The Ring doorbell may be one of the leading doorbell cameras in the DIY installed home security market, but customers are quickly catching on to questionable privacy practices by the company. The Intercept wrote that according to their source beginning in 2016, “Ring provided its Ukraine-based research and development team virtually unfettered access to a folder on Amazon’s S3 cloud storage service that contained every video created by every Ring camera around the world.” With a simple click, your video from your Ring could be shared with anyone around the world.
While this may not seem like a cause for alarm for some thinking who cares if they can see the people who come to your home, remember that the Ring also takes video of you walking up to the door, your children walking up to the door, your pets, and from there anyone with access can assess your patterns. Patterns such as when you are home, when you leave the house, when your children are home alone, when your children are at school, your approximate age, your approximate weight, your children’s approximate ages, weights, and features, and it goes on. They know where you live, what you look like, what your family looks like, when you are there, and when you aren’t. Concerning?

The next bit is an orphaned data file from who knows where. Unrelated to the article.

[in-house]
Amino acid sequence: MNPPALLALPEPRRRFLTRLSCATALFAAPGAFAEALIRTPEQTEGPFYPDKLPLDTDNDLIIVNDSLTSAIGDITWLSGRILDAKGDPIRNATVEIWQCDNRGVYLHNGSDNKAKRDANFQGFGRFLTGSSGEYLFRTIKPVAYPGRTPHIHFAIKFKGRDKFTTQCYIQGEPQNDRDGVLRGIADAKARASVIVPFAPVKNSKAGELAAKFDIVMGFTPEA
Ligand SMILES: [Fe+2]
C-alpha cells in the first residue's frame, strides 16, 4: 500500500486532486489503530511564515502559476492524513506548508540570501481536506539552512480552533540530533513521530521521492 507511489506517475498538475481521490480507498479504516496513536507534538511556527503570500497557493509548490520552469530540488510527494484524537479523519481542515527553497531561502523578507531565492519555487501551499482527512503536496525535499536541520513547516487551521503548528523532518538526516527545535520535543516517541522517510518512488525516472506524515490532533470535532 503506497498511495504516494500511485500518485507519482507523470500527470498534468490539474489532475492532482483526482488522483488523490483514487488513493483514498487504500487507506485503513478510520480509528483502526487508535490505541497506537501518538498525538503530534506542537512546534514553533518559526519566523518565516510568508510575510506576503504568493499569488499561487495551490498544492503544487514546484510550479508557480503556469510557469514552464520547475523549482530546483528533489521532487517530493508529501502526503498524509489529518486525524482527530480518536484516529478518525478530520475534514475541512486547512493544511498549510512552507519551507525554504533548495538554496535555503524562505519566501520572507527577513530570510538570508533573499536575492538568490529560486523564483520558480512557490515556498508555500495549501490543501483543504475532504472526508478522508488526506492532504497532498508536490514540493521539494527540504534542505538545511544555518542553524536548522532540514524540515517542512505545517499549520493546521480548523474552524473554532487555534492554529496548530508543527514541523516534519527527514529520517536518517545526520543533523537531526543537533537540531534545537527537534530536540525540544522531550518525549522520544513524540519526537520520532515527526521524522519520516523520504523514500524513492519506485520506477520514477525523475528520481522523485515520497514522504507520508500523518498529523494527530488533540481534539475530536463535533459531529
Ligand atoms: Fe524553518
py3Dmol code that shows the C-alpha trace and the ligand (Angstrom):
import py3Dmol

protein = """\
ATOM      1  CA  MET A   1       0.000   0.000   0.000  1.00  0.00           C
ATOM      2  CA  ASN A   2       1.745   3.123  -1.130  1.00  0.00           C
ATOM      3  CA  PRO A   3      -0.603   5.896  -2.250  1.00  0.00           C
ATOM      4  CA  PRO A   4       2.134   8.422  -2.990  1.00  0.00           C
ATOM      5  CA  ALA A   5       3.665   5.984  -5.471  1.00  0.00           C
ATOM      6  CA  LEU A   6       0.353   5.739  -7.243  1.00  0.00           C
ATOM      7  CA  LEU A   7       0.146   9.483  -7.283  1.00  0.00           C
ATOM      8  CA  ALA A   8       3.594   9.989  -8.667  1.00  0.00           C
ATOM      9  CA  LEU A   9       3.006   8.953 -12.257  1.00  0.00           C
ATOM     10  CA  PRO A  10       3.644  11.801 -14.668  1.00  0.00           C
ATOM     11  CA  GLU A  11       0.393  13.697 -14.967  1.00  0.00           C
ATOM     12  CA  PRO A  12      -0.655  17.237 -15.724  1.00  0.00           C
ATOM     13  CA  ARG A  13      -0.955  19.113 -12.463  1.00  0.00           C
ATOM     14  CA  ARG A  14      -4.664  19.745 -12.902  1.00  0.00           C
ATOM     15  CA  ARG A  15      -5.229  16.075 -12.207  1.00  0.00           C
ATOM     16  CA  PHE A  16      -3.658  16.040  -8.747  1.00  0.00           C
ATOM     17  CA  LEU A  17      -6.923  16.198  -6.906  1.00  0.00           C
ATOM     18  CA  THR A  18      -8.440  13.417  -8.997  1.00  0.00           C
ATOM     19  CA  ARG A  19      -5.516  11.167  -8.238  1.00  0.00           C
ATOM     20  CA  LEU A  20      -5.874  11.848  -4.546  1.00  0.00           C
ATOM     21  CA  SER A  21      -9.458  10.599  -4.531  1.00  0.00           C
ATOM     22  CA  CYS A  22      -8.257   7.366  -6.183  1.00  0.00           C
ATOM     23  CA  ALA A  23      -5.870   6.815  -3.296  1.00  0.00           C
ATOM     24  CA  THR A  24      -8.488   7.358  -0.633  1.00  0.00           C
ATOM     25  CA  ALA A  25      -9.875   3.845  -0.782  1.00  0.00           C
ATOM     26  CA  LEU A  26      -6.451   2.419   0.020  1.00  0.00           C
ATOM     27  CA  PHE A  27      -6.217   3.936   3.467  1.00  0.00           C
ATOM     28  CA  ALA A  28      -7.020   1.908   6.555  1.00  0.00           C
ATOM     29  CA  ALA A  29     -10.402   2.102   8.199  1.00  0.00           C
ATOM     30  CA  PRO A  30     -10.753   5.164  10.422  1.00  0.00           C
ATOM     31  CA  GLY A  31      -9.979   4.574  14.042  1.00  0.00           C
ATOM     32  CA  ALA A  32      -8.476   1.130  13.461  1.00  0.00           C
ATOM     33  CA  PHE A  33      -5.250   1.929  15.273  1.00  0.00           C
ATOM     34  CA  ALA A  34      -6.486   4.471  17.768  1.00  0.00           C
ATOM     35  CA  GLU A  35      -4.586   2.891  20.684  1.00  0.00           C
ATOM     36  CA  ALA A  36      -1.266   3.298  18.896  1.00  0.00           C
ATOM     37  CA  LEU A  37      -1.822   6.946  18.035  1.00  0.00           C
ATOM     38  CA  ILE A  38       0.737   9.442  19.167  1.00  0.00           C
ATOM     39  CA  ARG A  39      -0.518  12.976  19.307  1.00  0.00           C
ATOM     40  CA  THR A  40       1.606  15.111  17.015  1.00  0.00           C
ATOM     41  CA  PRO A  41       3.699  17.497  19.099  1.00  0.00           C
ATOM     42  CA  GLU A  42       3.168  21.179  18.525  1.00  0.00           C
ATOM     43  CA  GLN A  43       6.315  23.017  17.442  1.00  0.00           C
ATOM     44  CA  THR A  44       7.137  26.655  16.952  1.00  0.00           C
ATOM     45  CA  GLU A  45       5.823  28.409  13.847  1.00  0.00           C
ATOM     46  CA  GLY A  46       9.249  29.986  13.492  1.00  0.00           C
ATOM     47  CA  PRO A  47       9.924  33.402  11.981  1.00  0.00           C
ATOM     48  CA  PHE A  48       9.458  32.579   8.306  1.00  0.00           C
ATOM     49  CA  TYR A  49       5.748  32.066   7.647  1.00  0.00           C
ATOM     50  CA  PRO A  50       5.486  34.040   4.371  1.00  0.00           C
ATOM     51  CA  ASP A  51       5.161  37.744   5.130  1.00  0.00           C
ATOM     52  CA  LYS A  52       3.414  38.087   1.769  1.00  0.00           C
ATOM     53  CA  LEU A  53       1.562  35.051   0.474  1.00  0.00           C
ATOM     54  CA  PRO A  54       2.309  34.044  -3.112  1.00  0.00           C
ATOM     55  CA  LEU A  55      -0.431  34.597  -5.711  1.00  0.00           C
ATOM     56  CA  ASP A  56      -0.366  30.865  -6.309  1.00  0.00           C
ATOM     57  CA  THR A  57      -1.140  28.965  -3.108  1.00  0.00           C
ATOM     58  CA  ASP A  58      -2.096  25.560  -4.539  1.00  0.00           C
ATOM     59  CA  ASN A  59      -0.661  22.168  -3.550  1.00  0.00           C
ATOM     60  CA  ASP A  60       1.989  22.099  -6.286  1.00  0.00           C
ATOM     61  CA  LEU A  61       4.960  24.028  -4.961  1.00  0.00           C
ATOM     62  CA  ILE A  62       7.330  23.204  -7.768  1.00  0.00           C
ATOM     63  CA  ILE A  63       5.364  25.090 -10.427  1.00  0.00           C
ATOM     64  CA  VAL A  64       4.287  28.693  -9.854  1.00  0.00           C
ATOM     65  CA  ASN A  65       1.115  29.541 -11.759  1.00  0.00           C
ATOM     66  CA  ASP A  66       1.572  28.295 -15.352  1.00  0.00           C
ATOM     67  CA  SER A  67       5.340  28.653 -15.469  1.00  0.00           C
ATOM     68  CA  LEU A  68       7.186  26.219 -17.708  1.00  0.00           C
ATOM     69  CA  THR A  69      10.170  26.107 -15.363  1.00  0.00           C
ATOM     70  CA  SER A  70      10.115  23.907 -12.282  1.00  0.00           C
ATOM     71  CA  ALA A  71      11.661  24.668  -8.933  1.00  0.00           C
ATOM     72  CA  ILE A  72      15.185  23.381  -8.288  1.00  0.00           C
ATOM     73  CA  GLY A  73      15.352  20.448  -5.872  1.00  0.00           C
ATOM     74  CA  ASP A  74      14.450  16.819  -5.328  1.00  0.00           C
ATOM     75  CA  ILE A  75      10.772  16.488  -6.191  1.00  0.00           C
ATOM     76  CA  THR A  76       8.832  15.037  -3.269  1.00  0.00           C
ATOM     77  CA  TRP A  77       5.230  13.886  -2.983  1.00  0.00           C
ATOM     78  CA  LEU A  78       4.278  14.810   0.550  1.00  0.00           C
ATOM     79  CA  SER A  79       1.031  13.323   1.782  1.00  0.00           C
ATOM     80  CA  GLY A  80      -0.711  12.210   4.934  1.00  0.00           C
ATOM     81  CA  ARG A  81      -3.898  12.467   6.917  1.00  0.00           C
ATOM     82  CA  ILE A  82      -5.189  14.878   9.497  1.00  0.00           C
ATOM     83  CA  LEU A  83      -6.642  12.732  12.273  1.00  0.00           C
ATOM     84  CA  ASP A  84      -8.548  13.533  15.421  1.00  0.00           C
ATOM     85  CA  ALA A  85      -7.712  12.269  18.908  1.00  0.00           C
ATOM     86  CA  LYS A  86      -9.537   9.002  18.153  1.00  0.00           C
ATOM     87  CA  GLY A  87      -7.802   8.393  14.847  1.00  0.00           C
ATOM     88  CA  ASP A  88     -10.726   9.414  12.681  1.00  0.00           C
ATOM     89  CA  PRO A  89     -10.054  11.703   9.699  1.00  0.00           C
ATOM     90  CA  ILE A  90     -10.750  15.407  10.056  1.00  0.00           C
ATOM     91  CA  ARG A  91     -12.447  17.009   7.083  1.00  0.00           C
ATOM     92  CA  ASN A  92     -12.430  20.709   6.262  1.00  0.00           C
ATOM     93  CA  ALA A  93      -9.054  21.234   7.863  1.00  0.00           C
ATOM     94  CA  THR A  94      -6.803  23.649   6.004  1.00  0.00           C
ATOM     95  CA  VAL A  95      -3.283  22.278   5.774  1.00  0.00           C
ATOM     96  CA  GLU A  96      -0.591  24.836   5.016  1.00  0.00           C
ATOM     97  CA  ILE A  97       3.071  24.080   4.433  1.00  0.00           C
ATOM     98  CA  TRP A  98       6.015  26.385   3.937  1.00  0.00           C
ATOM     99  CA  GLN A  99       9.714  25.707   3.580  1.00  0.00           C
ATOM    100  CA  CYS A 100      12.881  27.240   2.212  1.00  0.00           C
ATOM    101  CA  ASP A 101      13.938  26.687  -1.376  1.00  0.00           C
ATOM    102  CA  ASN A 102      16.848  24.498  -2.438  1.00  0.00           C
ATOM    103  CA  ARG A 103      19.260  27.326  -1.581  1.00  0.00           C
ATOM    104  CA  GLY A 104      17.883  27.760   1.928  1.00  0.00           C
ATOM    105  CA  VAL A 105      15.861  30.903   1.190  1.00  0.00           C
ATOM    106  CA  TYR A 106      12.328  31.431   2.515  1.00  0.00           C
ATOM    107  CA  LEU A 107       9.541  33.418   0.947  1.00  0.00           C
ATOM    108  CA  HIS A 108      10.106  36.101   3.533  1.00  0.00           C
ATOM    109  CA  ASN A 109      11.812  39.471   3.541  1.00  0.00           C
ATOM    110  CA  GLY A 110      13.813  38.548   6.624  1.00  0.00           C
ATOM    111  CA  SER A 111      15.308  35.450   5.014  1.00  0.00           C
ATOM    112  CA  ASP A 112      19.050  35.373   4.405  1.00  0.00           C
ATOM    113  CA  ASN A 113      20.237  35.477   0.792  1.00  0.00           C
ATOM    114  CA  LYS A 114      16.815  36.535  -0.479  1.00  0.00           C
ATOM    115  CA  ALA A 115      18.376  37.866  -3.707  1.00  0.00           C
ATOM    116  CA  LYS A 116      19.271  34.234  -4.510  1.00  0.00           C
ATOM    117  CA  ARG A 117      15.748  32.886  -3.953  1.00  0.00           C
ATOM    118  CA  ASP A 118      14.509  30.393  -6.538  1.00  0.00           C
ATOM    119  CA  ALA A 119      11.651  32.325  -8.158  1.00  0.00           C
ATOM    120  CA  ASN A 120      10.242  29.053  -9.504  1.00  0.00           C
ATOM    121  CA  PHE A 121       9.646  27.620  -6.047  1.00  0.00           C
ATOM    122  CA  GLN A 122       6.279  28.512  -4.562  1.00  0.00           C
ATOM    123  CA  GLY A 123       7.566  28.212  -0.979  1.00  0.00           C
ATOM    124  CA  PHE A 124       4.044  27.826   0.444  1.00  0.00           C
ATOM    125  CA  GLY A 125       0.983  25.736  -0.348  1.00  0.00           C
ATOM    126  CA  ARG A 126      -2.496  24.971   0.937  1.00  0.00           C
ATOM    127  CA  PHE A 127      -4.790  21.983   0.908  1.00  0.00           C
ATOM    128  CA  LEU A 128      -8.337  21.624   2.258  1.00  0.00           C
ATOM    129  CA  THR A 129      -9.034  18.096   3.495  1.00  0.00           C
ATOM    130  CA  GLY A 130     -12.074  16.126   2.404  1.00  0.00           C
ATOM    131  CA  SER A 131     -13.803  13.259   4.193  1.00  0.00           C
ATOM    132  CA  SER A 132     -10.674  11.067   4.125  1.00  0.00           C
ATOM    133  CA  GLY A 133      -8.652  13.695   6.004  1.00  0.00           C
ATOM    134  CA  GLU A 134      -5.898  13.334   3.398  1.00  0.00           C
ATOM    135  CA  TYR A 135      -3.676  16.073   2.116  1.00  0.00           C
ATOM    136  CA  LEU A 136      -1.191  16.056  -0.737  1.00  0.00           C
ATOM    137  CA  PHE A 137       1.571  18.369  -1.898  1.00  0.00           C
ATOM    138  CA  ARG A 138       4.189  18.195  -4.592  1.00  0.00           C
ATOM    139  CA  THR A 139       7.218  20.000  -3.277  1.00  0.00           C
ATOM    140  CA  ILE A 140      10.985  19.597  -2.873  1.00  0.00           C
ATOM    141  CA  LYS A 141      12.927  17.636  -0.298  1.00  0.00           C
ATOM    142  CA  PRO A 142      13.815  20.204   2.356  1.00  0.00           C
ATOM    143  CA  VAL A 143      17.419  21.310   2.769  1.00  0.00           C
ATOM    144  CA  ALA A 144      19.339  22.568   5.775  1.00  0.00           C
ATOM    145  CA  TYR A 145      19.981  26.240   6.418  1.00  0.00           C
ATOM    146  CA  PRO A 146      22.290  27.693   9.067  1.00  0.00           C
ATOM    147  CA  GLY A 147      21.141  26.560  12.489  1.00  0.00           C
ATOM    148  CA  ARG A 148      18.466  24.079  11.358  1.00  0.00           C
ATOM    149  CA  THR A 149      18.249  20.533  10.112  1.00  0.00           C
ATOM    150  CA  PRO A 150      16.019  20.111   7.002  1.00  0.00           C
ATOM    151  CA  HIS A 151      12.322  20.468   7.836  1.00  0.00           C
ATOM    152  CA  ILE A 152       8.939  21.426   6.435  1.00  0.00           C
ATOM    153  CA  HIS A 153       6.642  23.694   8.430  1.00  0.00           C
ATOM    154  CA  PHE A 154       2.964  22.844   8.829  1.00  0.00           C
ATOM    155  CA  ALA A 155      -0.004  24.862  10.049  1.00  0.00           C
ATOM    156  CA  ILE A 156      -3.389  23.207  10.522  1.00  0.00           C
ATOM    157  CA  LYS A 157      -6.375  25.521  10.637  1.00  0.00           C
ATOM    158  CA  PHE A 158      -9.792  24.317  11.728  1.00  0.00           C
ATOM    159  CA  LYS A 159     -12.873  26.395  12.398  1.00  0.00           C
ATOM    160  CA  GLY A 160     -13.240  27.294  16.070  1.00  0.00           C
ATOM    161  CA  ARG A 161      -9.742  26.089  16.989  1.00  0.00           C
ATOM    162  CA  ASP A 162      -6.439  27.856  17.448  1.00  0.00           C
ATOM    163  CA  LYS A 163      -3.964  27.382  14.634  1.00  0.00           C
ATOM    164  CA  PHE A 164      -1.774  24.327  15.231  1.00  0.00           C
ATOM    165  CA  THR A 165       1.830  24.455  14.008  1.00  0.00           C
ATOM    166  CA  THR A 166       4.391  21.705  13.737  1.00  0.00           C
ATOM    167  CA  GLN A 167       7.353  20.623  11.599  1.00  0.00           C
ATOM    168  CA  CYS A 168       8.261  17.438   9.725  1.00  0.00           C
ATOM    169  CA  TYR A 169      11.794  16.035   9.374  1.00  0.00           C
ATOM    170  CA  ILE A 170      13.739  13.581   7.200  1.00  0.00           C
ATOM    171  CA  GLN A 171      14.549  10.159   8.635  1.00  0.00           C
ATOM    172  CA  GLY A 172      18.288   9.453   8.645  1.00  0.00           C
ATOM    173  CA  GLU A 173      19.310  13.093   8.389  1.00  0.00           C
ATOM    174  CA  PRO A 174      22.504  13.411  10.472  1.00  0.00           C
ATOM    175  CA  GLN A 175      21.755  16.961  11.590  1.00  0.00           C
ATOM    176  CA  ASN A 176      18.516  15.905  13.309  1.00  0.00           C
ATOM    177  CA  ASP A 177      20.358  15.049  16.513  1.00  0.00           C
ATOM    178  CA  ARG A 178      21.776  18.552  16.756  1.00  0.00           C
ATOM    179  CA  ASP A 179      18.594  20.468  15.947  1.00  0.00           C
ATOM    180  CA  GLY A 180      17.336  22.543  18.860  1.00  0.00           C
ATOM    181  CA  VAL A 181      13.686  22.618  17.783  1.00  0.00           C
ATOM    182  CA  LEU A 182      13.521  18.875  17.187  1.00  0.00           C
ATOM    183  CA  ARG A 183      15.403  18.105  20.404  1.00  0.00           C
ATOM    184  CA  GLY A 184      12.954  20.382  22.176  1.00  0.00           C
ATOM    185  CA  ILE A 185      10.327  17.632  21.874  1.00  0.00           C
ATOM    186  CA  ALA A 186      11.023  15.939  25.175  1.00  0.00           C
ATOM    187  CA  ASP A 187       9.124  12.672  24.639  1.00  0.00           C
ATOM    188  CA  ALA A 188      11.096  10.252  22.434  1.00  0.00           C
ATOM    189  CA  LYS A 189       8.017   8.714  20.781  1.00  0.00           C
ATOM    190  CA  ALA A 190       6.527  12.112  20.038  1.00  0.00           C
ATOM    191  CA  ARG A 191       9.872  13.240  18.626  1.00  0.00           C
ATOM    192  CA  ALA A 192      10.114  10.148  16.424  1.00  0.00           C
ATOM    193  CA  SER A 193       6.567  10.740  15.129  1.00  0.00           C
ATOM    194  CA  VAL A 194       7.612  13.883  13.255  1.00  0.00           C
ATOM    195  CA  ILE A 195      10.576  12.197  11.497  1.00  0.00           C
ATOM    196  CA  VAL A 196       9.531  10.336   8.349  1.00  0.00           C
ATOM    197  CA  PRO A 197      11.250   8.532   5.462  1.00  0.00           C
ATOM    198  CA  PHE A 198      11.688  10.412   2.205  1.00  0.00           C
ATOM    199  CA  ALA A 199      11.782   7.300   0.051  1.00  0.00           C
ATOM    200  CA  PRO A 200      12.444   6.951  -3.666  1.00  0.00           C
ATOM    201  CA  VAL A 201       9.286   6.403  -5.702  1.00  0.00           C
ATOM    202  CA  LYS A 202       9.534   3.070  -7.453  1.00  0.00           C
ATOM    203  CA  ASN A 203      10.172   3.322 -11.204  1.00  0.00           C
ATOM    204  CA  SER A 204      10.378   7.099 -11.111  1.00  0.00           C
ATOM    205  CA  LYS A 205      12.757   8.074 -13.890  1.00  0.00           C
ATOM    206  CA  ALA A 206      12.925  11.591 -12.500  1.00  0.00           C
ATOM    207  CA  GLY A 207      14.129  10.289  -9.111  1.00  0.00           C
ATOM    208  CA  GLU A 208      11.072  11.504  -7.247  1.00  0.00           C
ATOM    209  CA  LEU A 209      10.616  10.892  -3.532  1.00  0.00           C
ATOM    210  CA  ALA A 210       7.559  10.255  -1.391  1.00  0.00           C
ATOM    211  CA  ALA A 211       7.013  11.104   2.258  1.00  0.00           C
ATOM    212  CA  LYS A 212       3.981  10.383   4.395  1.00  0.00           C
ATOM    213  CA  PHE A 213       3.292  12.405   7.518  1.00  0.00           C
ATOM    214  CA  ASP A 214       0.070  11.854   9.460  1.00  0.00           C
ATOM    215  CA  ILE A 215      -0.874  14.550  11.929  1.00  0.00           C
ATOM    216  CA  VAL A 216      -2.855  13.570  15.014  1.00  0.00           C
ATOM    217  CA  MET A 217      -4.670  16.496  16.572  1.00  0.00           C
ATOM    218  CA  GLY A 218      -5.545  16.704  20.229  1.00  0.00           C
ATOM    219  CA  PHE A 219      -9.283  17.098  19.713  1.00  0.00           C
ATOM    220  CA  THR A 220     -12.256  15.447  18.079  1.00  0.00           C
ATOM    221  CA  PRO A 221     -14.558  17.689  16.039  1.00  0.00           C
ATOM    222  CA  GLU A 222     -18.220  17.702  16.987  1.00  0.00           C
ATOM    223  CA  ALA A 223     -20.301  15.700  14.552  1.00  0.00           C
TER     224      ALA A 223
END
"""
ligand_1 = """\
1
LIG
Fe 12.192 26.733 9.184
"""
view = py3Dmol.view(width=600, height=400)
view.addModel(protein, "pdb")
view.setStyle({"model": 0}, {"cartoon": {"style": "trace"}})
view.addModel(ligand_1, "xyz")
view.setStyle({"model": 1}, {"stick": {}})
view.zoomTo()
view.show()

The intent for Ring to have an R&D team (in Ukraine? Isn’t Amazon a U.S.-based company? Why Ukraine?) with access to all customer video footage is to improve on home security. But, theinformation.com, which has been critical of Ring, reports that this R&D tea